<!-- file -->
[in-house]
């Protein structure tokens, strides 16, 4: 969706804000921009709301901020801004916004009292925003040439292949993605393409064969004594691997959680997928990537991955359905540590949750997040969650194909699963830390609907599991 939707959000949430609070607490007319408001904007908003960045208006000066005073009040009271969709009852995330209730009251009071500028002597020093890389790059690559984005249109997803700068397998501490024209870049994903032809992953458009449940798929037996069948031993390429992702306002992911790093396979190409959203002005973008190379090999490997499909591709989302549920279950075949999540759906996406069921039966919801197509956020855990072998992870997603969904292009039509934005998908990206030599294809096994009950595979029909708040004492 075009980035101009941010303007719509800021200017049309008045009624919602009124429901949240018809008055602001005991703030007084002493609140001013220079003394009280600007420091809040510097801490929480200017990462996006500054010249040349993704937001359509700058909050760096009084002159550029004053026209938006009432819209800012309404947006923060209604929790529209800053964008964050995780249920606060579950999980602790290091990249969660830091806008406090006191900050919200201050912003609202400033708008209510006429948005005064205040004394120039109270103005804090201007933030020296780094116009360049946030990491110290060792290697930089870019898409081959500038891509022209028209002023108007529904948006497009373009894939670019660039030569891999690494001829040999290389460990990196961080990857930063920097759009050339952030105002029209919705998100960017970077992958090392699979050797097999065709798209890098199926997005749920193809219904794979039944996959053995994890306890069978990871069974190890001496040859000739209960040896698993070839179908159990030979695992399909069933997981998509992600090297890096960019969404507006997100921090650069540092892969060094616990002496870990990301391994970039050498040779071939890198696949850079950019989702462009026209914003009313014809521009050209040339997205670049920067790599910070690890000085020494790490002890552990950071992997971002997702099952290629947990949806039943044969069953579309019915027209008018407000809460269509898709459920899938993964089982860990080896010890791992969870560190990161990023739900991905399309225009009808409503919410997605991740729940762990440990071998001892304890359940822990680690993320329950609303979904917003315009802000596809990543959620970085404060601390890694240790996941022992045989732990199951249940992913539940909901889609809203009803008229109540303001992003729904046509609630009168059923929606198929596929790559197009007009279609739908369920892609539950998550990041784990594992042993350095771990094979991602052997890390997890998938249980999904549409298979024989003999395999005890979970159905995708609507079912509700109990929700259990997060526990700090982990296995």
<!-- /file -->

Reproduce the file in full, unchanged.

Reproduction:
[in-house]
């Protein structure tokens, strides 16, 4: 969706804000921009709301901020801004916004009292925003040439292949993605393409064969004594691997959680997928990537991955359905540590949750997040969650194909699963830390609907599991 939707959000949430609070607490007319408001904007908003960045208006000066005073009040009271969709009852995330209730009251009071500028002597020093890389790059690559984005249109997803700068397998501490024209870049994903032809992953458009449940798929037996069948031993390429992702306002992911790093396979190409959203002005973008190379090999490997499909591709989302549920279950075949999540759906996406069921039966919801197509956020855990072998992870997603969904292009039509934005998908990206030599294809096994009950595979029909708040004492 075009980035101009941010303007719509800021200017049309008045009624919602009124429901949240018809008055602001005991703030007084002493609140001013220079003394009280600007420091809040510097801490929480200017990462996006500054010249040349993704937001359509700058909050760096009084002159550029004053026209938006009432819209800012309404947006923060209604929790529209800053964008964050995780249920606060579950999980602790290091990249969660830091806008406090006191900050919200201050912003609202400033708008209510006429948005005064205040004394120039109270103005804090201007933030020296780094116009360049946030990491110290060792290697930089870019898409081959500038891509022209028209002023108007529904948006497009373009894939670019660039030569891999690494001829040999290389460990990196961080990857930063920097759009050339952030105002029209919705998100960017970077992958090392699979050797097999065709798209890098199926997005749920193809219904794979039944996959053995994890306890069978990871069974190890001496040859000739209960040896698993070839179908159990030979695992399909069933997981998509992600090297890096960019969404507006997100921090650069540092892969060094616990002496870990990301391994970039050498040779071939890198696949850079950019989702462009026209914003009313014809521009050209040339997205670049920067790599910070690890000085020494790490002890552990950071992997971002997702099952290629947990949806039943044969069953579309019915027209008018407000809460269509898709459920899938993964089982860990080896010890791992969870560190990161990023739900991905399309225009009808409503919410997605991740729940762990440990071998001892304890359940822990680690993320329950609303979904917003315009802000596809990543959620970085404060601390890694240790996941022992045989732990199951249940992913539940909901889609809203009803008229109540303001992003729904046509609630009168059923929606198929596929790559197009007009279609739908369920892609539950998550990041784990594992042993350095771990094979991602052997890390997890998938249980999904549409298979024989003999395999005890979970159905995708609507079912509700109990929700259990997060526990700090982990296995």